Deadly shootings dominate headlines in 2012

2012-12-29T00:00:00Z 2012-12-31T00:40:03Z Deadly shootings dominate headlines in 2012Times Staff
December 29, 2012 12:00 am  • 

A look back at the events that shaped the past year:

Newtown and theater shootings: Twenty children and six adults were killed in December in a shooting rampage at Sandy Hook Elementary School in Newtown, Conn., when 20-year-old Adam Lanza killed his mother at their home, then descended on the school and opened fire before killing himself. In Aurora, Colo., on July 20, a gunman dressed in black and wearing a helmet, body armor and a gas mask stepped through a side door at a movie theater where the new movie "The Dark Knight Rises" played on the screen and opened fire as people screamed and dove for cover. James Holmes stands accused of killing 12 and wounding 58. The incidents raised the debate about high-powered assault weapons.

Barack Obama rolled to re-election Nov. 6, vanquishing former Massachusetts Gov. Mitt Romney despite a weak economy that plagued his first term and put a crimp in the middle class dreams of millions. In victory, he confidently promised better days ahead.

National Guard: Six members of the Valparaiso-based 713th Engineer Co. unit were killed in action and a seventh was injured during the unit's deployment in Afghanistan. The company's mission involved patrolling roads and clearing away roadside bombs in Kandahar Province for 10 1/2 months. Eighty-nine unit members returned to Northwest Indiana in September.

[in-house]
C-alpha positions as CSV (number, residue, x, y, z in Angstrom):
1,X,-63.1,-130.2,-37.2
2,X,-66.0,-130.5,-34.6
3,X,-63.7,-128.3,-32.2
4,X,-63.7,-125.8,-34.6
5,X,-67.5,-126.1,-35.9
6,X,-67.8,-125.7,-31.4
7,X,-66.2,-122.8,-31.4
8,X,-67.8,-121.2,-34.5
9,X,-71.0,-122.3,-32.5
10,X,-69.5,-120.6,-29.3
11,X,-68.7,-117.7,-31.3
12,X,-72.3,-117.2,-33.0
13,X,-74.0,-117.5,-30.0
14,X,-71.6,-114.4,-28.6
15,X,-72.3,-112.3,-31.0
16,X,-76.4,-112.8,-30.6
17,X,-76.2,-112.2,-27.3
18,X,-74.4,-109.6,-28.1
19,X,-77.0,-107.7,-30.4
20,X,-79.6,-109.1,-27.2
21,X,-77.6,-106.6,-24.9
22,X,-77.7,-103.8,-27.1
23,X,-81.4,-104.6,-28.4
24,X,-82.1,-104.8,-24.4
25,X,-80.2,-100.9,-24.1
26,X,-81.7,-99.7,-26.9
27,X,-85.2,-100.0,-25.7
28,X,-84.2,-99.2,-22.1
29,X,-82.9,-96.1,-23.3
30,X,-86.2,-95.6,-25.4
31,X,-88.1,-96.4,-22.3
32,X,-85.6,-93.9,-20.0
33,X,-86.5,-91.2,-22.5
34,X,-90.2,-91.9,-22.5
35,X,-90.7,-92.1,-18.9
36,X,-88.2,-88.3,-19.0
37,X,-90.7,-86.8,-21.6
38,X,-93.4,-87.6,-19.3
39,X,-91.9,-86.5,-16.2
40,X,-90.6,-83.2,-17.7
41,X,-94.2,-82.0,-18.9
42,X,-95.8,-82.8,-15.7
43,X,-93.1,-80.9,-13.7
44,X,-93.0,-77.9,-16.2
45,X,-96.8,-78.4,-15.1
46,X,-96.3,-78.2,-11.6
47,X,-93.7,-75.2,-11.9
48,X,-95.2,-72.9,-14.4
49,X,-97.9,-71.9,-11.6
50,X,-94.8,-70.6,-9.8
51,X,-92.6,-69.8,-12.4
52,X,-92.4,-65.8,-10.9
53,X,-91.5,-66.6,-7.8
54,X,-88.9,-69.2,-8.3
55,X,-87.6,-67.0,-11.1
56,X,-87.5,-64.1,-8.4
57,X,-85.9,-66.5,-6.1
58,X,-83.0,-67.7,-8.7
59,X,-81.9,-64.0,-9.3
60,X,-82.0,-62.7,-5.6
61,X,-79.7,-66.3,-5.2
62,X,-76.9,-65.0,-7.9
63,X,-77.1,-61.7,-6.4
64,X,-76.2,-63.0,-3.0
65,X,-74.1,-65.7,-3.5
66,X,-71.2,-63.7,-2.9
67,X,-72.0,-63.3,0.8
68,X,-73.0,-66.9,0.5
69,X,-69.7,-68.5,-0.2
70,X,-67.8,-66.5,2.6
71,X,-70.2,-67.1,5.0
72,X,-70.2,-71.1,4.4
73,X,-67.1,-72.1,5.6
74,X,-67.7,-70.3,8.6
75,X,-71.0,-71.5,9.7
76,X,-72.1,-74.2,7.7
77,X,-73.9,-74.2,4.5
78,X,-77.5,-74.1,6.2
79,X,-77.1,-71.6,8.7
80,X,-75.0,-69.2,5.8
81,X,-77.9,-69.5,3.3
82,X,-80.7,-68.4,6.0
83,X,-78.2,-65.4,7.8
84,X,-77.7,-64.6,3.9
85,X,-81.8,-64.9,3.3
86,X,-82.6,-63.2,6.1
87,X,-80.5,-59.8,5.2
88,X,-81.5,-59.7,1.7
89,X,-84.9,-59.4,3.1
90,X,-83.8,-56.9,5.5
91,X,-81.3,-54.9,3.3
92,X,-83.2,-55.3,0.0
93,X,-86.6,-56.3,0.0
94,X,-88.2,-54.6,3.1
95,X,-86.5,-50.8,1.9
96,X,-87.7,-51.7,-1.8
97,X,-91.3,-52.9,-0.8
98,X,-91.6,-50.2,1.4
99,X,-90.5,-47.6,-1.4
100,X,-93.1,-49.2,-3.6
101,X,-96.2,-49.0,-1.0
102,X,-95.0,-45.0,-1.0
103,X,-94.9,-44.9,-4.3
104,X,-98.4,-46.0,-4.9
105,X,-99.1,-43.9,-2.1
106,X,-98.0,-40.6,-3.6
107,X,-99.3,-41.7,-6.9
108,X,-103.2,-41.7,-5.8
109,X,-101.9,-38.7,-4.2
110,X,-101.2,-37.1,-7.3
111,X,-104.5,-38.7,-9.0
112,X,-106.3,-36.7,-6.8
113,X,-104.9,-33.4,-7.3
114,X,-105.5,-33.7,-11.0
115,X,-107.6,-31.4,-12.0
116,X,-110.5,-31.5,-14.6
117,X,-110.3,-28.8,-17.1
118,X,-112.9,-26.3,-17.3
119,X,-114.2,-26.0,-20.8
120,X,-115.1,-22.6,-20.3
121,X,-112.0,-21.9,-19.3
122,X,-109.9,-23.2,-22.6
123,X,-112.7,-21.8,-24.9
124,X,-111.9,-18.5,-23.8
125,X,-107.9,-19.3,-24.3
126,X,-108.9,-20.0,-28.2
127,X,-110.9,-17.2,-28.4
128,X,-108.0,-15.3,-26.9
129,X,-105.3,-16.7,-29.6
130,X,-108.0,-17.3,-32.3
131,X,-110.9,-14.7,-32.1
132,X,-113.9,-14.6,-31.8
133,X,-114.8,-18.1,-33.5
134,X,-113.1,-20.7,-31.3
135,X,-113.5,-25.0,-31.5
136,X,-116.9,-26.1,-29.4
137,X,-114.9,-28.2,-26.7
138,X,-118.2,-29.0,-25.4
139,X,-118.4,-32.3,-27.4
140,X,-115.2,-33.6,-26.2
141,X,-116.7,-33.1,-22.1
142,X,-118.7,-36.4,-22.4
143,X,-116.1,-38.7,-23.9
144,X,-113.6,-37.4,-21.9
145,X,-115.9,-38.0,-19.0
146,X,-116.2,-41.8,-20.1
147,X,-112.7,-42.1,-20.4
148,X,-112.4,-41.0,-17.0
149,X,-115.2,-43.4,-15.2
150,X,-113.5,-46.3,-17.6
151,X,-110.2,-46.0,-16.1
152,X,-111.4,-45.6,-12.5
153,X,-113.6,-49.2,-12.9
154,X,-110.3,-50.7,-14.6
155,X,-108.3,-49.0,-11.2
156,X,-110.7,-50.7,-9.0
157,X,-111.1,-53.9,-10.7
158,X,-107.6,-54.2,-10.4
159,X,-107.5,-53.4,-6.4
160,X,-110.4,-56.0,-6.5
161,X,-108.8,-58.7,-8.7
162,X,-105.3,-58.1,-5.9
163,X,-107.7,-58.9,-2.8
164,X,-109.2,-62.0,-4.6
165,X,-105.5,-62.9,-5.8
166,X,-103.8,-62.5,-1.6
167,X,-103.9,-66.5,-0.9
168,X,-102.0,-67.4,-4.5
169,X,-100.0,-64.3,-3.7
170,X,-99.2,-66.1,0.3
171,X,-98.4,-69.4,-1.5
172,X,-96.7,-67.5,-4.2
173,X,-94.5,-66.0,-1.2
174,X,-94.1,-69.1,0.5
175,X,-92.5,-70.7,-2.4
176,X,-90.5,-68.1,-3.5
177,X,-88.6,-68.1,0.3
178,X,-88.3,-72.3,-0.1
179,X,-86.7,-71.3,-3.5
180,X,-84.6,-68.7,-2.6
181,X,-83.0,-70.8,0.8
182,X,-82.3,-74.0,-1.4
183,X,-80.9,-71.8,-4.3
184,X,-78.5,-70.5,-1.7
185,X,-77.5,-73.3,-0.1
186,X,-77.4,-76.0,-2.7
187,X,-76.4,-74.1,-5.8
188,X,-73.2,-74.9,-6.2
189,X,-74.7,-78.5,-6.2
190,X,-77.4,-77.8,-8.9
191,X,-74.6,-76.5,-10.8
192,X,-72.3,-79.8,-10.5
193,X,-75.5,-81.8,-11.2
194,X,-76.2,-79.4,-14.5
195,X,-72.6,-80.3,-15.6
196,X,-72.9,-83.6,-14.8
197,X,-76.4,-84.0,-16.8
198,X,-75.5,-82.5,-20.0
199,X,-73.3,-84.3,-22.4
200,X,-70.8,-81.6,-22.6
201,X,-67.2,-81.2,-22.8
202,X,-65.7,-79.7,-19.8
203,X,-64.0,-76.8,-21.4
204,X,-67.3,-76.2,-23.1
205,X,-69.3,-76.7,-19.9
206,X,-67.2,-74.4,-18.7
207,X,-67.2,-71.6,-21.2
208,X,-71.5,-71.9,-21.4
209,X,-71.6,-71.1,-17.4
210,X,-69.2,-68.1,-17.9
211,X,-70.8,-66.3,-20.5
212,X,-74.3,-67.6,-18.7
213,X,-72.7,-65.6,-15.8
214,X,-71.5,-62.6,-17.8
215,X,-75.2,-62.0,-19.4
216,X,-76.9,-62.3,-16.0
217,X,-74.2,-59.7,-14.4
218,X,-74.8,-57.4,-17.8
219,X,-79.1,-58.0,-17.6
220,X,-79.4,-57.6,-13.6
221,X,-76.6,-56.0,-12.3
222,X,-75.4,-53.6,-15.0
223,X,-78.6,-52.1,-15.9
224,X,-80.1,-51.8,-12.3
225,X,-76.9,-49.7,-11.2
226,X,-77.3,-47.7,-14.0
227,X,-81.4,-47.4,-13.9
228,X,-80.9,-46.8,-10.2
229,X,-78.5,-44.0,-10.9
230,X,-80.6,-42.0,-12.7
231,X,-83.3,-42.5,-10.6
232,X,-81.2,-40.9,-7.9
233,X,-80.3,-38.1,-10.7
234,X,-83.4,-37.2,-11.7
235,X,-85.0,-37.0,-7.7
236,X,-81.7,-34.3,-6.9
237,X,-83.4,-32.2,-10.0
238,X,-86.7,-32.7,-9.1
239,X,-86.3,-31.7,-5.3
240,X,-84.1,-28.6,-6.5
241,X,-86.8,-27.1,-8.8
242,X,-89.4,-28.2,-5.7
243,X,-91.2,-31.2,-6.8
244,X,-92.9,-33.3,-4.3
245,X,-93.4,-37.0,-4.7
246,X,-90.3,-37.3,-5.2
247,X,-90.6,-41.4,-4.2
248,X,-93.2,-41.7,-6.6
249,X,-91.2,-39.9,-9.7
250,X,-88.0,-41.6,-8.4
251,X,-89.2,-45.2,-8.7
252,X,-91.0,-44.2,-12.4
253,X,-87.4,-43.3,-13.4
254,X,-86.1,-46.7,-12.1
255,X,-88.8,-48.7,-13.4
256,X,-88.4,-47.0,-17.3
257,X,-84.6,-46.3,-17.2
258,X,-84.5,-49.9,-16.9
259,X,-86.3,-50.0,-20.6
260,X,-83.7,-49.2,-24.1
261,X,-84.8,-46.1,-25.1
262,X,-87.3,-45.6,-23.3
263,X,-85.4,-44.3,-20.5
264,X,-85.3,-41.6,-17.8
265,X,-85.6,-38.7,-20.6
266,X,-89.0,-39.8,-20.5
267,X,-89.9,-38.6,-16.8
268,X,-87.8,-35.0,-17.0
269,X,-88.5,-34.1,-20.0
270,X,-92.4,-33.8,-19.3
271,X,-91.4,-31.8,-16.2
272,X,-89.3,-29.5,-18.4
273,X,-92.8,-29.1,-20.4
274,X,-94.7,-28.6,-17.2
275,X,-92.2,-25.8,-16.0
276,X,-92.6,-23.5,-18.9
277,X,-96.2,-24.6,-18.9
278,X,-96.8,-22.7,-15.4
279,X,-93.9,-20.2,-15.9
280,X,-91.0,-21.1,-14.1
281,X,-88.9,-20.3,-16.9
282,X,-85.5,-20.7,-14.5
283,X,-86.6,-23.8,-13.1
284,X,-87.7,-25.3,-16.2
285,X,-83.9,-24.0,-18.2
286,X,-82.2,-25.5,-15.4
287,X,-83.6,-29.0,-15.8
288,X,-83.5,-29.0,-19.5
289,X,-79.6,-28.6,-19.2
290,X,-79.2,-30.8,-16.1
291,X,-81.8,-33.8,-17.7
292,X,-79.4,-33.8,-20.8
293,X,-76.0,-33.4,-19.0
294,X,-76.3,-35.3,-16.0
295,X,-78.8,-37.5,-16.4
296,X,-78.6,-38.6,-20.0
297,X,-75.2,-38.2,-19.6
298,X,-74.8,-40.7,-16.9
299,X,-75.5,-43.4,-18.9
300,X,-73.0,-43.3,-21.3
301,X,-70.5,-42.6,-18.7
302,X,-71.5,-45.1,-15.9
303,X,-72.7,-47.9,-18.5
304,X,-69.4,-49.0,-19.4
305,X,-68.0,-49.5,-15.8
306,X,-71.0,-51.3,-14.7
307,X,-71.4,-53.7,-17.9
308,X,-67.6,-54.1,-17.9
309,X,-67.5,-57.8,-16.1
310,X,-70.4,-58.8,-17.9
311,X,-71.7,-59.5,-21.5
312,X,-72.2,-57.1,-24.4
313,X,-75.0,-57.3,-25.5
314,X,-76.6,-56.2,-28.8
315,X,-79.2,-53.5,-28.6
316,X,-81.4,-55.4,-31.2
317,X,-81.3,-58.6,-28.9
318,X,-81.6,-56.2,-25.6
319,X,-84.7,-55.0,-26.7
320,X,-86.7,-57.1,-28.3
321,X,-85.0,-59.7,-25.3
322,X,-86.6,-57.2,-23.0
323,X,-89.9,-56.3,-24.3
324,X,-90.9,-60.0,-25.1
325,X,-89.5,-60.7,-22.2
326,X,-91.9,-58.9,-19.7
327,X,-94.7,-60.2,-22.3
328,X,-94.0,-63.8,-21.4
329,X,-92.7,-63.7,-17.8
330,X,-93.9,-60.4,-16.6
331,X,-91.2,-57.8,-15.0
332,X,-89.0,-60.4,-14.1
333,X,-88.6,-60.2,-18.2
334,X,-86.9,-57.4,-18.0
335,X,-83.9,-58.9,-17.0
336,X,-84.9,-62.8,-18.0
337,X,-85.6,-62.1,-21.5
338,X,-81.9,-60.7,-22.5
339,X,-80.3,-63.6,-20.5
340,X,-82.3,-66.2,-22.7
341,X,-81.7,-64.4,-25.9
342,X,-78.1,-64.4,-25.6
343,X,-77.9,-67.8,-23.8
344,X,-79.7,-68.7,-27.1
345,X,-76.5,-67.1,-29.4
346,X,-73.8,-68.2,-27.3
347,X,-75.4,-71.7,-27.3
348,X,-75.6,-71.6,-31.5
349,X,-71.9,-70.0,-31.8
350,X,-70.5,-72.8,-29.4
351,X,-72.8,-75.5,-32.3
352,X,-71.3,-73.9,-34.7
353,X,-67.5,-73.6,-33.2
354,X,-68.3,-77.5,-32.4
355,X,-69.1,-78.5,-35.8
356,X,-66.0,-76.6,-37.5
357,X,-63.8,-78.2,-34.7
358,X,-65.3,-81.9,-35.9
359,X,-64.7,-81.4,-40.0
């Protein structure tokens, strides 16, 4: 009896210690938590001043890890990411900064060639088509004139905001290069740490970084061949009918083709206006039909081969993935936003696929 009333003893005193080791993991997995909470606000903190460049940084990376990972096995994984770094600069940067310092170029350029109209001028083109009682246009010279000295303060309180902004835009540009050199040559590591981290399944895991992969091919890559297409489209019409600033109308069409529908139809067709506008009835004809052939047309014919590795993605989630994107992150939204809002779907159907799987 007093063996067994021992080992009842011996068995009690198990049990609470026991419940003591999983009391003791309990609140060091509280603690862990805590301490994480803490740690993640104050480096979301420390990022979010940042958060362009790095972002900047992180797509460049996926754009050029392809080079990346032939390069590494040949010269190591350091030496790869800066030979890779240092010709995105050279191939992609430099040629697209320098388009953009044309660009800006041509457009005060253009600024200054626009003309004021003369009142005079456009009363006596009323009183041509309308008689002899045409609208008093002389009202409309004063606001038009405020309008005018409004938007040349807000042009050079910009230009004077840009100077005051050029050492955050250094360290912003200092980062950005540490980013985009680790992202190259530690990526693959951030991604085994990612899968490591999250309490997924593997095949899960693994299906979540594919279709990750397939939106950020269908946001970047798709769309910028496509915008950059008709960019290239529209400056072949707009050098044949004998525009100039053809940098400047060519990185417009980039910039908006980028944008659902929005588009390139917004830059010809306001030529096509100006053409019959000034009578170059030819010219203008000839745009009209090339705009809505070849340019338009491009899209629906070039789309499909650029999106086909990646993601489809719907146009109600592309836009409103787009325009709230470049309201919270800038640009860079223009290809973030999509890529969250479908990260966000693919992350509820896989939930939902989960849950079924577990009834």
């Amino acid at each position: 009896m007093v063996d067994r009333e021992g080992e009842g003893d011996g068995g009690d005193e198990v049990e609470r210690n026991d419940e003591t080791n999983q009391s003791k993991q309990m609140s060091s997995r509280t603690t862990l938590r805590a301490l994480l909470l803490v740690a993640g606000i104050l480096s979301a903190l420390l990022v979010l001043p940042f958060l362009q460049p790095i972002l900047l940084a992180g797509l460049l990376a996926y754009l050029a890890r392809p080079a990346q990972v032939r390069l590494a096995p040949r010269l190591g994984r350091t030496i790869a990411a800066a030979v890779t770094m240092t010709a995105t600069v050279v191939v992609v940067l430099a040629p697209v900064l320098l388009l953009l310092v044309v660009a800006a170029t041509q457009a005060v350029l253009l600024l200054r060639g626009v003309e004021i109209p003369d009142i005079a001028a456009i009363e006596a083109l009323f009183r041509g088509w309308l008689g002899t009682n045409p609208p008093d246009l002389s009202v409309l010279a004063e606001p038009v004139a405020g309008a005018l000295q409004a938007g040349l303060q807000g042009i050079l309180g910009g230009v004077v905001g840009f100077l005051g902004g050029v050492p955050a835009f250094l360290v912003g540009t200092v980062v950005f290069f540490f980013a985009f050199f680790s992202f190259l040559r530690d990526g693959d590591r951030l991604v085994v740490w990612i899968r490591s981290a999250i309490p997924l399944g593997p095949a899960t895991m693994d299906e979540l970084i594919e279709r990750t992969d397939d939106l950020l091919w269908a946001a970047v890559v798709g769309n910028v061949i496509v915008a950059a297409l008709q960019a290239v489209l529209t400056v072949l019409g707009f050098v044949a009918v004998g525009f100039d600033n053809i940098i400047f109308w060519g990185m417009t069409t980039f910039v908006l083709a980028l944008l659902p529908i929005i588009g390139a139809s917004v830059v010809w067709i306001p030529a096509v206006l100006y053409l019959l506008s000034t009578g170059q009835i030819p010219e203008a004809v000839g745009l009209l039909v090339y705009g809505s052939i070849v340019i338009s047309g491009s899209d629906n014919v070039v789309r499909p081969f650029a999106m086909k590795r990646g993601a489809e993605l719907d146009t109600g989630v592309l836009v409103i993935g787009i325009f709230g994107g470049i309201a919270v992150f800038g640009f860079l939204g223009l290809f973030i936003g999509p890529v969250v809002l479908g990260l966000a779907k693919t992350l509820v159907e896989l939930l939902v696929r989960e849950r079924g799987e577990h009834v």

Allegiant / Gary Airport: On Feb. 15, the first Allegiant Airlines flight took off from Gary/Chicago International Airport for Orlando/Sanford International Airport. It was the first regularly scheduled commercial airline flight from the airport since 2008, when start-up airline Skybus flew from Gary for just three weeks before the entire airline folded.

Valparaiso standoff: A 48-year-old former Valparaiso resident brought a halt to the busy five-point intersection on Calumet Avenue May 25 when he walked into the nearby Prudential Executive Group building, fired several rounds into the air with a handgun and held employees hostage for much of the day. Police exchanged gunfire with Roy Ferguson briefly and shot him in the chest; the Porter County coroner later determined Ferguson also had shot himself twice in the head.

Schaap: Disgraced former Hammond Pastor Jack Schaap, 54, who once headed one of the largest congregations in the country, admitted to federal charges of having sex with a 16-year-old female parishioner. Church leaders of First Baptist Church of Hammond fired him in July 2012.

Right to work: Indiana became a right-to-work state in March after Republicans muscled the union-limiting measure through the Legislature and Gov. Mitch Daniels signed it into law.

Mourdock-Donnelly: State Treasurer Richard Mourdock defeated U.S. Sen. Dick Lugar, 61 percent to 39 percent, in a Tea Party-fueled May Republican primary. But Mourdock lost to Democratic opponent, U.S. Rep. Joe Donnelly, D-Granger, in the general election, 50 percent to 44 percent. The race was neck-and-neck throughout the summer and fall until Mourdock said during an Oct. 23 debate that pregnancies caused by rape are “something that God intended to happen.”

Jackson Jr.: After handily winning re-election in November, Jesse Jackson Jr., resigned his congressional seat in December amid reports of a federal investigation. His resignation came after months of absence due to his treatment for bipolar disorder.

Illinois pensions: The state's $96 billion gap in funding its employees' pensions dominated the state's agenda as intense negotiations broke down during the spring legislative session. A later special session called by Gov. Pat Quinn also proved fruitless.

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